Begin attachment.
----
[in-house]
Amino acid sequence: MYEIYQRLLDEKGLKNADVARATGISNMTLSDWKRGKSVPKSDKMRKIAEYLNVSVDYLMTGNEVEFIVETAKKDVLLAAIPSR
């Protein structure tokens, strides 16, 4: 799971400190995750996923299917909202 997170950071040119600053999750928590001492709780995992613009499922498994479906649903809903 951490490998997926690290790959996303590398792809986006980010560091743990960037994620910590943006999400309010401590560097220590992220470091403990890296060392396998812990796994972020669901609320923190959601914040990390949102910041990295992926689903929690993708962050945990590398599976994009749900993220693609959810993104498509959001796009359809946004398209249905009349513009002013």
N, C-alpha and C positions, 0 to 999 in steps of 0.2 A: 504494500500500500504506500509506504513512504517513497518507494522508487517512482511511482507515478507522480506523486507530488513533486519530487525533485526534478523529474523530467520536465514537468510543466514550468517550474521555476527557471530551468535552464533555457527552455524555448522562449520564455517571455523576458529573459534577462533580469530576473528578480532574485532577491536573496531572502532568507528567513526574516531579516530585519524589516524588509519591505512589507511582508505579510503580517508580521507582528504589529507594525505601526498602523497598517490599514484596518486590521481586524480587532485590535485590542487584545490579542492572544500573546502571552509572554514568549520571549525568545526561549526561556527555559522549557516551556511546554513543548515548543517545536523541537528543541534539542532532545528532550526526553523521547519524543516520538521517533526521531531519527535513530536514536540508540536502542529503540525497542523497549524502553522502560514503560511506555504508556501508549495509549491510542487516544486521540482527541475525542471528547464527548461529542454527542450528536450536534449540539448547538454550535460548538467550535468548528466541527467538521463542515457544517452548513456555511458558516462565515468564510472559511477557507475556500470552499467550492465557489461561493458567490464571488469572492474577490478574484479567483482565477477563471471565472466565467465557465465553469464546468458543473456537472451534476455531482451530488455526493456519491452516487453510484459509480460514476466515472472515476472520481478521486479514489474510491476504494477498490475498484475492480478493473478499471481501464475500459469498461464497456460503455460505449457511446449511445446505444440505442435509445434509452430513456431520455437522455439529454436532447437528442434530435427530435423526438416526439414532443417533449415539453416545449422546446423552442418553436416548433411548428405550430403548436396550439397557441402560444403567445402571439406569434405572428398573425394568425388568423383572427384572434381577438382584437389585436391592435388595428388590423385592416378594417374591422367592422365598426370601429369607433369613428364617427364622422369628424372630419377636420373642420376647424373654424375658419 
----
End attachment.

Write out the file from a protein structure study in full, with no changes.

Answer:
[in-house]
Amino acid sequence: MYEIYQRLLDEKGLKNADVARATGISNMTLSDWKRGKSVPKSDKMRKIAEYLNVSVDYLMTGNEVEFIVETAKKDVLLAAIPSR
């Protein structure tokens, strides 16, 4: 799971400190995750996923299917909202 997170950071040119600053999750928590001492709780995992613009499922498994479906649903809903 951490490998997926690290790959996303590398792809986006980010560091743990960037994620910590943006999400309010401590560097220590992220470091403990890296060392396998812990796994972020669901609320923190959601914040990390949102910041990295992926689903929690993708962050945990590398599976994009749900993220693609959810993104498509959001796009359809946004398209249905009349513009002013």
N, C-alpha and C positions, 0 to 999 in steps of 0.2 A: 504494500500500500504506500509506504513512504517513497518507494522508487517512482511511482507515478507522480506523486507530488513533486519530487525533485526534478523529474523530467520536465514537468510543466514550468517550474521555476527557471530551468535552464533555457527552455524555448522562449520564455517571455523576458529573459534577462533580469530576473528578480532574485532577491536573496531572502532568507528567513526574516531579516530585519524589516524588509519591505512589507511582508505579510503580517508580521507582528504589529507594525505601526498602523497598517490599514484596518486590521481586524480587532485590535485590542487584545490579542492572544500573546502571552509572554514568549520571549525568545526561549526561556527555559522549557516551556511546554513543548515548543517545536523541537528543541534539542532532545528532550526526553523521547519524543516520538521517533526521531531519527535513530536514536540508540536502542529503540525497542523497549524502553522502560514503560511506555504508556501508549495509549491510542487516544486521540482527541475525542471528547464527548461529542454527542450528536450536534449540539448547538454550535460548538467550535468548528466541527467538521463542515457544517452548513456555511458558516462565515468564510472559511477557507475556500470552499467550492465557489461561493458567490464571488469572492474577490478574484479567483482565477477563471471565472466565467465557465465553469464546468458543473456537472451534476455531482451530488455526493456519491452516487453510484459509480460514476466515472472515476472520481478521486479514489474510491476504494477498490475498484475492480478493473478499471481501464475500459469498461464497456460503455460505449457511446449511445446505444440505442435509445434509452430513456431520455437522455439529454436532447437528442434530435427530435423526438416526439414532443417533449415539453416545449422546446423552442418553436416548433411548428405550430403548436396550439397557441402560444403567445402571439406569434405572428398573425394568425388568423383572427384572434381577438382584437389585436391592435388595428388590423385592416378594417374591422367592422365598426370601429369607433369613428364617427364622422369628424372630419377636420373642420376647424373654424375658419 